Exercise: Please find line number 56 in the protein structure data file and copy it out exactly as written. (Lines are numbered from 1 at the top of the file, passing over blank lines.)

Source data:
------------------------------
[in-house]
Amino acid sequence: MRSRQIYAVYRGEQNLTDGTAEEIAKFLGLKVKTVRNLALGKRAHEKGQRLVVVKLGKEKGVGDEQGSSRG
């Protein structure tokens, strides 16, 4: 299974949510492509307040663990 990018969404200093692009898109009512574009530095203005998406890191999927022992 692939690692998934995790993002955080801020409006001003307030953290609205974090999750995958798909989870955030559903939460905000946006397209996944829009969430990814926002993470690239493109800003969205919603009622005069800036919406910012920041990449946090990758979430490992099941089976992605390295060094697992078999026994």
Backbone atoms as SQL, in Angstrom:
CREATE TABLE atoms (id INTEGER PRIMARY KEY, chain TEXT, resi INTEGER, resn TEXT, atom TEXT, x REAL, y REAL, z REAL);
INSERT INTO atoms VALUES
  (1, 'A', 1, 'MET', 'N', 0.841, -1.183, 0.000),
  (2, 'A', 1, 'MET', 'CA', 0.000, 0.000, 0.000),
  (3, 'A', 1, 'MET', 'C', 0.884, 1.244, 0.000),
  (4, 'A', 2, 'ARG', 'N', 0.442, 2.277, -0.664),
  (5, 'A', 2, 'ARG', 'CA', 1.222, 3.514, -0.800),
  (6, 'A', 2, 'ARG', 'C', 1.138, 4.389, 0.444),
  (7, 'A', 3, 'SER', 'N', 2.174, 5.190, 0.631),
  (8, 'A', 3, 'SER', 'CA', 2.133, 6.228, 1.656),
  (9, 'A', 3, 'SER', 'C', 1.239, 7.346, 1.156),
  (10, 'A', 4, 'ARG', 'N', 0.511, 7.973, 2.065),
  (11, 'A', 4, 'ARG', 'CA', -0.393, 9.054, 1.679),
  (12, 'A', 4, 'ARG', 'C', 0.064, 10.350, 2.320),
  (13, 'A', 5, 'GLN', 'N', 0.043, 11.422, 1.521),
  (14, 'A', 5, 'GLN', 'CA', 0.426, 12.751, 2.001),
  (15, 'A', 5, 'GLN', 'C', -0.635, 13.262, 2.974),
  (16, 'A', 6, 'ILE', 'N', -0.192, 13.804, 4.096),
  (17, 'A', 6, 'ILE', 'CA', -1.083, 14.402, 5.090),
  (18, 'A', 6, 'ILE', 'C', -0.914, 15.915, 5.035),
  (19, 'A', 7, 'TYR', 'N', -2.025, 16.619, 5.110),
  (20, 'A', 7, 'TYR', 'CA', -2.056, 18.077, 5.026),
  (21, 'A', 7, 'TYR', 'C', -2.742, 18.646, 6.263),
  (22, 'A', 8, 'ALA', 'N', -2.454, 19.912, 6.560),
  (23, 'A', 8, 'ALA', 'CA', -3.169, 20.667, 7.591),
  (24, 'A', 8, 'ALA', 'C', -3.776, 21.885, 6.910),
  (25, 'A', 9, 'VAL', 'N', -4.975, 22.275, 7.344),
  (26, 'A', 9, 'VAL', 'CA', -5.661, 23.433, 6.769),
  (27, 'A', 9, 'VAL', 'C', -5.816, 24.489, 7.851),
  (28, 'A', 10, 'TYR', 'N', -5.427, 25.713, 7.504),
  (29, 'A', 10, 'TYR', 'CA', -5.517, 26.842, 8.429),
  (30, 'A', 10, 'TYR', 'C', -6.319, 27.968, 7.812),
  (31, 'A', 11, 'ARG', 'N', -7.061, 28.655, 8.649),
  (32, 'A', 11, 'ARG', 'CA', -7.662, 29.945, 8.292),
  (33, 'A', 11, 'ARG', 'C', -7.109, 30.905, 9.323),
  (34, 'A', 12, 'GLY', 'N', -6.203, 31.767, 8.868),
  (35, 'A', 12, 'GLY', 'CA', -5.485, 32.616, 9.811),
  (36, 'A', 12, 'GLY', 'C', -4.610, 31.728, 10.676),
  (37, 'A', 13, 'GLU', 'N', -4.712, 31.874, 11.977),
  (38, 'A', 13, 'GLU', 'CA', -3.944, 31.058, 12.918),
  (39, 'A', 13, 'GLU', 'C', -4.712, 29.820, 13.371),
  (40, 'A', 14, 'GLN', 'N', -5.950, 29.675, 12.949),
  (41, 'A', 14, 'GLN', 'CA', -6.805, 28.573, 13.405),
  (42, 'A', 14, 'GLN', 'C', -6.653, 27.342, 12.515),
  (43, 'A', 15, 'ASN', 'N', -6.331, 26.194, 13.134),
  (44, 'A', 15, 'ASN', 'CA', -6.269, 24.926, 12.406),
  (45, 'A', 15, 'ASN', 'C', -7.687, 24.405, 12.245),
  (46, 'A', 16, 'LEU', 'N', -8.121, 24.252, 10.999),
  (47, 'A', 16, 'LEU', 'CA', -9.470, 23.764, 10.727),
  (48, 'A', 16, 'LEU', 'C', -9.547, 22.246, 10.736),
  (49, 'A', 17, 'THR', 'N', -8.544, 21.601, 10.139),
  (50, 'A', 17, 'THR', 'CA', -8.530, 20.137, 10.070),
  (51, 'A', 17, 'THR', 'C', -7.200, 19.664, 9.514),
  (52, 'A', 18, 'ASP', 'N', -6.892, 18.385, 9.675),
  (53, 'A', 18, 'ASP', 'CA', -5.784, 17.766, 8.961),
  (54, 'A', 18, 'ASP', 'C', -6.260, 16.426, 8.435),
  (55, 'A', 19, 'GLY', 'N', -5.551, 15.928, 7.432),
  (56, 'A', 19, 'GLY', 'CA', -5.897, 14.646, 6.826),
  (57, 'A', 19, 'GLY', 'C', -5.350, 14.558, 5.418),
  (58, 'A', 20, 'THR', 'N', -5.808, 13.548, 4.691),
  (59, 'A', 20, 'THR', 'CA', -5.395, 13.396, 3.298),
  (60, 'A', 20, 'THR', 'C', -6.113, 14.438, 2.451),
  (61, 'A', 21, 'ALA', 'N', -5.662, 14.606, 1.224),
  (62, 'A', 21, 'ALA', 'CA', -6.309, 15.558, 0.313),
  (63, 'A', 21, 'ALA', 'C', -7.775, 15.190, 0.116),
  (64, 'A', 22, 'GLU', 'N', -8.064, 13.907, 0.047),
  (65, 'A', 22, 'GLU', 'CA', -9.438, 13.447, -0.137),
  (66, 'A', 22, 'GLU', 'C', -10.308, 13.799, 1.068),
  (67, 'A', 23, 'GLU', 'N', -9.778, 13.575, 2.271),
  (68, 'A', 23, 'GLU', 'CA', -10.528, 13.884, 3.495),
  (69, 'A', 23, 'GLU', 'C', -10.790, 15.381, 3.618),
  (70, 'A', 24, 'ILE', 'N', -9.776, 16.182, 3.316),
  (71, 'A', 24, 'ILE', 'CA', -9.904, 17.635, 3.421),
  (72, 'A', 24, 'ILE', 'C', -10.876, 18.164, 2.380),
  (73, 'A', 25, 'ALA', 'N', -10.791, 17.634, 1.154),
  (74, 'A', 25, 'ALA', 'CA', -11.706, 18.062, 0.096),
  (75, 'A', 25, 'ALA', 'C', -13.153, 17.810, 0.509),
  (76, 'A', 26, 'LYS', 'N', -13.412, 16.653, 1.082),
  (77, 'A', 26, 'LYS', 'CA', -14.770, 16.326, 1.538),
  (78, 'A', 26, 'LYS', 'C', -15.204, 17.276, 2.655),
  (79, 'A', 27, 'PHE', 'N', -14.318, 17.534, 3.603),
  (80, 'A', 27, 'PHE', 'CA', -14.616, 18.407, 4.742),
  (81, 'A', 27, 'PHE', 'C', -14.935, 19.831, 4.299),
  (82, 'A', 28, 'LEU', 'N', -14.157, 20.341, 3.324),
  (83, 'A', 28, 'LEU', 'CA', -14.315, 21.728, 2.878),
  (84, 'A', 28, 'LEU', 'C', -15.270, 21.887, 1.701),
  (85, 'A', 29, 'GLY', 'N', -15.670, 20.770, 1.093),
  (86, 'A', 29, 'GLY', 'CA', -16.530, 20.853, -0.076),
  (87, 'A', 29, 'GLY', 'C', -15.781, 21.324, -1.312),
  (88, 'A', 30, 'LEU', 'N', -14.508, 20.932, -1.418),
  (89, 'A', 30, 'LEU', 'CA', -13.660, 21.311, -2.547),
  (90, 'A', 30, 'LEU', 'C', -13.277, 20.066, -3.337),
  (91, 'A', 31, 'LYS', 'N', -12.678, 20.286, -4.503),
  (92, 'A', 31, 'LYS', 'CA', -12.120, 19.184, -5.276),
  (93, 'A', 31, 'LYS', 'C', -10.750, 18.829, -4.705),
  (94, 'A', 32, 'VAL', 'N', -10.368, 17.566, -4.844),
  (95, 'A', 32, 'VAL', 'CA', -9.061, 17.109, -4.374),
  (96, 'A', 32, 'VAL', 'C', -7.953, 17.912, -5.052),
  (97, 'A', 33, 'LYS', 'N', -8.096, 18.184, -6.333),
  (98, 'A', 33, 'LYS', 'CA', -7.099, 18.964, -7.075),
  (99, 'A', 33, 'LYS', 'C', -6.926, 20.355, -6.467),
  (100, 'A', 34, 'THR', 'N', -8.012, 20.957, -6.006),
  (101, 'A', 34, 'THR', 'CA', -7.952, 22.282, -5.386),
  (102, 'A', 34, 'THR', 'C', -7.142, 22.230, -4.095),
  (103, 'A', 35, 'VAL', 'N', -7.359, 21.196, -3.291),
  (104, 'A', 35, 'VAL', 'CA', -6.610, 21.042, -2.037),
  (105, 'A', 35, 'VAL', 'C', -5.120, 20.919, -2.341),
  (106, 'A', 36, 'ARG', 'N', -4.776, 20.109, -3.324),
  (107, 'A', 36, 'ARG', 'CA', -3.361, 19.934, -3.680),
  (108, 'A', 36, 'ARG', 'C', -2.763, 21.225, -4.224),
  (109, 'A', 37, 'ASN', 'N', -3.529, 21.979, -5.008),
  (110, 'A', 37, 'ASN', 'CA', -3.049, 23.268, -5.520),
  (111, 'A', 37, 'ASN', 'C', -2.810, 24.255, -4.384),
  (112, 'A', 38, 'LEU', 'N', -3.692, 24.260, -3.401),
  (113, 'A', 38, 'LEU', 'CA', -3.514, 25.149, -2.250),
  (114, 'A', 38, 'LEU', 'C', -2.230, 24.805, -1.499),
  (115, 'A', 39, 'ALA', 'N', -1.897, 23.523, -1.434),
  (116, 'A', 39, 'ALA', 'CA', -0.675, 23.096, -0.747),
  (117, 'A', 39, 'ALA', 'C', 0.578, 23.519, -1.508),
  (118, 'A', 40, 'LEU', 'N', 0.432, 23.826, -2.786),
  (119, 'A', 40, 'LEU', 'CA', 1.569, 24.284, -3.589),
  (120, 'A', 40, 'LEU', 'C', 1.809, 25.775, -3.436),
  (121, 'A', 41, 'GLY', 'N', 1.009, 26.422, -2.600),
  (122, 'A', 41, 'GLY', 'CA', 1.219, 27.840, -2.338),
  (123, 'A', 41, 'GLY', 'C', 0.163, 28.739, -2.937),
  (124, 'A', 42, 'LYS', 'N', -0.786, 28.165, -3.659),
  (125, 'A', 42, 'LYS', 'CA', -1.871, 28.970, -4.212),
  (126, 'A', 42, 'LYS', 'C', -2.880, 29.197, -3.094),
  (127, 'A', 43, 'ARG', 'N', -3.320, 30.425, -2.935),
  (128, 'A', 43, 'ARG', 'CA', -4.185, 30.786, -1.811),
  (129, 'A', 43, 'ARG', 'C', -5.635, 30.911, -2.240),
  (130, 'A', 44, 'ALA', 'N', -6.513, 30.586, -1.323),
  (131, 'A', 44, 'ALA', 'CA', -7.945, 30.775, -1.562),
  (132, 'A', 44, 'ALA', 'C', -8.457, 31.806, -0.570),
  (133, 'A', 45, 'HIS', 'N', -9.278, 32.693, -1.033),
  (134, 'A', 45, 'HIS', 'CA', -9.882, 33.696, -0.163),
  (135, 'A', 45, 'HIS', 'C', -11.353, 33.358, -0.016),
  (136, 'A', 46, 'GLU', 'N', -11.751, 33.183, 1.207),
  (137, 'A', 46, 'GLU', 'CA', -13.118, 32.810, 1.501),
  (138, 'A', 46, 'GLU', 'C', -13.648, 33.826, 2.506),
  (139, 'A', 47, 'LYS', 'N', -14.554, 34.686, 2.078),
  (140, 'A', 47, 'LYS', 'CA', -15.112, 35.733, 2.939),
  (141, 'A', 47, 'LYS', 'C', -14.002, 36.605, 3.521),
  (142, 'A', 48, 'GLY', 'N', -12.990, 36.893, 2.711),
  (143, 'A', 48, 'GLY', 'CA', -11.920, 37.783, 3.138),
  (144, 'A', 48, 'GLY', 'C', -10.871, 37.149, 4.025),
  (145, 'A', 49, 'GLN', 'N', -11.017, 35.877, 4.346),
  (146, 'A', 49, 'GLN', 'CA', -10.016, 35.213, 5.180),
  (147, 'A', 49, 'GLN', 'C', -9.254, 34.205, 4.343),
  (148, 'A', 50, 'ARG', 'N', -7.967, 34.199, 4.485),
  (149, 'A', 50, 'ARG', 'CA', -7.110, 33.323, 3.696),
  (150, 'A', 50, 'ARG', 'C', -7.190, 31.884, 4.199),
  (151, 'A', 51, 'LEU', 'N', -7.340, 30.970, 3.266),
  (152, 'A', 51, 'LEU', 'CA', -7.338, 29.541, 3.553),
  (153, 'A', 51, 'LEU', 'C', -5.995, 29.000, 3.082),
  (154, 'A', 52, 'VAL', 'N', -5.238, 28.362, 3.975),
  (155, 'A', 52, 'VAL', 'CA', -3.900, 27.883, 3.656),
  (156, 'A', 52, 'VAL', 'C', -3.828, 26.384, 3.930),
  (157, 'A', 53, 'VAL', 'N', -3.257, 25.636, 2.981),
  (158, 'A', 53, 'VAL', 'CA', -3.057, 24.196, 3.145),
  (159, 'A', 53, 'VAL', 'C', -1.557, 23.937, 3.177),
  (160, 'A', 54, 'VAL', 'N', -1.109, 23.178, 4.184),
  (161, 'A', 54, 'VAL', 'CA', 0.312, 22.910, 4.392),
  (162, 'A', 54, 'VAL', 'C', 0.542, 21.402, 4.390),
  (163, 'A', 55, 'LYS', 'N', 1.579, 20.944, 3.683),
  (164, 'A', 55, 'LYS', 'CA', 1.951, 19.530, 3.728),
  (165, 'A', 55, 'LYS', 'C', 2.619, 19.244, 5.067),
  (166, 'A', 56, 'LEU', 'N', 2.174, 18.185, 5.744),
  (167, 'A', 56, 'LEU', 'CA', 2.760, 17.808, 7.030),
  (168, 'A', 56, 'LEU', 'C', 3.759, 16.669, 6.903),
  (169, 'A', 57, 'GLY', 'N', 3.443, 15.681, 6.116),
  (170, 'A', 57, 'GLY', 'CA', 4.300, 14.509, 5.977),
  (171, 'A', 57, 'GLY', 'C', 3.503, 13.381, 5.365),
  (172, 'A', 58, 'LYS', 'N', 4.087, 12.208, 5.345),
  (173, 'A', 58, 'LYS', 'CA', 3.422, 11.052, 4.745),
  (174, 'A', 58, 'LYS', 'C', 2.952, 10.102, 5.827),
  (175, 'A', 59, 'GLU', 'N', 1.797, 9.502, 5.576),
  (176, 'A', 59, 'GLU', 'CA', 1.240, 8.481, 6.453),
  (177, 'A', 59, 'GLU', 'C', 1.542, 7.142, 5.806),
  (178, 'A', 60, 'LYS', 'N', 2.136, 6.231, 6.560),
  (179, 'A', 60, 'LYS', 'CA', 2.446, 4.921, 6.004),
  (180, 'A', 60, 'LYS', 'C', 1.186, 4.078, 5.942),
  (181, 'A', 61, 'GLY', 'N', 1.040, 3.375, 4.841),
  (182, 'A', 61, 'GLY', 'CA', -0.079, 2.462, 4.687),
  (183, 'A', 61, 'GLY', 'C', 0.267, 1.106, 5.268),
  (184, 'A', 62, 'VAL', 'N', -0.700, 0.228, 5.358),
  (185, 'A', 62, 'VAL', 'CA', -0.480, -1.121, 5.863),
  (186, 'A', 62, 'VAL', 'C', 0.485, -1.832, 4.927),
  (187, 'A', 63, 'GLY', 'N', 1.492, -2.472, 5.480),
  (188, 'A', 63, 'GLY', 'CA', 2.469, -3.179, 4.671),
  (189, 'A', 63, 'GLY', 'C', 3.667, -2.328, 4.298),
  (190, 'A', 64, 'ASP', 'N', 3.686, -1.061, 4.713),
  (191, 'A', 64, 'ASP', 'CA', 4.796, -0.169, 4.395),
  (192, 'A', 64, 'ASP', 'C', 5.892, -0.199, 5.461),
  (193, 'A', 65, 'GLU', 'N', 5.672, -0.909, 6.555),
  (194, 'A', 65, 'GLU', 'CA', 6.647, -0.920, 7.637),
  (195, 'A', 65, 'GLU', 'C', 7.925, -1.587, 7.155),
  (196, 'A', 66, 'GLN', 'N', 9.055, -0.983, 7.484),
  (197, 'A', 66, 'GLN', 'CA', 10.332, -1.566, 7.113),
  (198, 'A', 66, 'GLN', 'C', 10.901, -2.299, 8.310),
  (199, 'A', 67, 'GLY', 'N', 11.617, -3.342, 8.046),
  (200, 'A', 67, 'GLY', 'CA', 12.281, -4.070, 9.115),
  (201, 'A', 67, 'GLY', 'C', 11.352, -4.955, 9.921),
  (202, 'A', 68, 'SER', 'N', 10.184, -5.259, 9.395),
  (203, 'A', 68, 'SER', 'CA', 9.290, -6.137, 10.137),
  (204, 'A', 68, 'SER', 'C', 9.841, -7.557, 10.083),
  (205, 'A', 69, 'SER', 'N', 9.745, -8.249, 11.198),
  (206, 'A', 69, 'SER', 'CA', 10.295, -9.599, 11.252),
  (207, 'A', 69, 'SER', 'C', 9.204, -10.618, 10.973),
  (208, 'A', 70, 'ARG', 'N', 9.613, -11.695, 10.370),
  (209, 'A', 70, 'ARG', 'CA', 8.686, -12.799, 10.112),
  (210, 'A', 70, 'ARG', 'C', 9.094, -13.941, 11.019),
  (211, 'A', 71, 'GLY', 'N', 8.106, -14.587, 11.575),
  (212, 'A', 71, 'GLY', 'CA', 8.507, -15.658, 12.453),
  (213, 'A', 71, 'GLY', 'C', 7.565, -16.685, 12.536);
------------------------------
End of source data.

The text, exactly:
  (50, 'A', 17, 'THR', 'CA', -8.530, 20.137, 10.070),